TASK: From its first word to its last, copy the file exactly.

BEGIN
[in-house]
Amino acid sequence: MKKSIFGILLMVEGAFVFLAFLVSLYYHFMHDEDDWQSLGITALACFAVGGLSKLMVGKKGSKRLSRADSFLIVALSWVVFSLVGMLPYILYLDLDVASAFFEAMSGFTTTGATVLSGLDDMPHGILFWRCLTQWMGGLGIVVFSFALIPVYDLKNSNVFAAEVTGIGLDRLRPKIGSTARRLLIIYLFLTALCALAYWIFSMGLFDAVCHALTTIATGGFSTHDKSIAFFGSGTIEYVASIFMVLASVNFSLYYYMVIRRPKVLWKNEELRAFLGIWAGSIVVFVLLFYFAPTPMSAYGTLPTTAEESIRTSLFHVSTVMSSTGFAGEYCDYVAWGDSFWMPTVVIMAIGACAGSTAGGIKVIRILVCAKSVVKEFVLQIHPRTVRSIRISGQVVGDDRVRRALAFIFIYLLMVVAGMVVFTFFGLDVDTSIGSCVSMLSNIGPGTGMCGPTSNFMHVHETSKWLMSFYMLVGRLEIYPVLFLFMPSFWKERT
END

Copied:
[in-house]
Amino acid sequence: MKKSIFGILLMVEGAFVFLAFLVSLYYHFMHDEDDWQSLGITALACFAVGGLSKLMVGKKGSKRLSRADSFLIVALSWVVFSLVGMLPYILYLDLDVASAFFEAMSGFTTTGATVLSGLDDMPHGILFWRCLTQWMGGLGIVVFSFALIPVYDLKNSNVFAAEVTGIGLDRLRPKIGSTARRLLIIYLFLTALCALAYWIFSMGLFDAVCHALTTIATGGFSTHDKSIAFFGSGTIEYVASIFMVLASVNFSLYYYMVIRRPKVLWKNEELRAFLGIWAGSIVVFVLLFYFAPTPMSAYGTLPTTAEESIRTSLFHVSTVMSSTGFAGEYCDYVAWGDSFWMPTVVIMAIGACAGSTAGGIKVIRILVCAKSVVKEFVLQIHPRTVRSIRISGQVVGDDRVRRALAFIFIYLLMVVAGMVVFTFFGLDVDTSIGSCVSMLSNIGPGTGMCGPTSNFMHVHETSKWLMSFYMLVGRLEIYPVLFLFMPSFWKERT